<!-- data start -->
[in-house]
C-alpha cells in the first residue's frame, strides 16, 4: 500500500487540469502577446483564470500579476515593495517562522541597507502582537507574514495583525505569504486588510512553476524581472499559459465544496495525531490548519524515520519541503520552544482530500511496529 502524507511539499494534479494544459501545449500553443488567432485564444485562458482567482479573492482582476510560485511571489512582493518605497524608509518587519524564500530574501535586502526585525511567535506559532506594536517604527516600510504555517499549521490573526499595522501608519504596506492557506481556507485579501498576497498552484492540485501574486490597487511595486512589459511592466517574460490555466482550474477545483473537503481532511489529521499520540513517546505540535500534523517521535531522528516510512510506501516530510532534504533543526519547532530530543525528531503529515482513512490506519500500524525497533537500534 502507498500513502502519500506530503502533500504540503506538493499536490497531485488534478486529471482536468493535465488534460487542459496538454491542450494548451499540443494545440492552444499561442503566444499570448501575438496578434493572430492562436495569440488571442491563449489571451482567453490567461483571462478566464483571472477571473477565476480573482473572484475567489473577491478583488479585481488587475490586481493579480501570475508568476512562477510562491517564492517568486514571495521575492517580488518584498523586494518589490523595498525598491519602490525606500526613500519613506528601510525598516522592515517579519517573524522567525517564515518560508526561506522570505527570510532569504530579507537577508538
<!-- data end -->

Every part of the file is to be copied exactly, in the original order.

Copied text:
[in-house]
C-alpha cells in the first residue's frame, strides 16, 4: 500500500487540469502577446483564470500579476515593495517562522541597507502582537507574514495583525505569504486588510512553476524581472499559459465544496495525531490548519524515520519541503520552544482530500511496529 502524507511539499494534479494544459501545449500553443488567432485564444485562458482567482479573492482582476510560485511571489512582493518605497524608509518587519524564500530574501535586502526585525511567535506559532506594536517604527516600510504555517499549521490573526499595522501608519504596506492557506481556507485579501498576497498552484492540485501574486490597487511595486512589459511592466517574460490555466482550474477545483473537503481532511489529521499520540513517546505540535500534523517521535531522528516510512510506501516530510532534504533543526519547532530530543525528531503529515482513512490506519500500524525497533537500534 502507498500513502502519500506530503502533500504540503506538493499536490497531485488534478486529471482536468493535465488534460487542459496538454491542450494548451499540443494545440492552444499561442503566444499570448501575438496578434493572430492562436495569440488571442491563449489571451482567453490567461483571462478566464483571472477571473477565476480573482473572484475567489473577491478583488479585481488587475490586481493579480501570475508568476512562477510562491517564492517568486514571495521575492517580488518584498523586494518589490523595498525598491519602490525606500526613500519613506528601510525598516522592515517579519517573524522567525517564515518560508526561506522570505527570510532569504530579507537577508538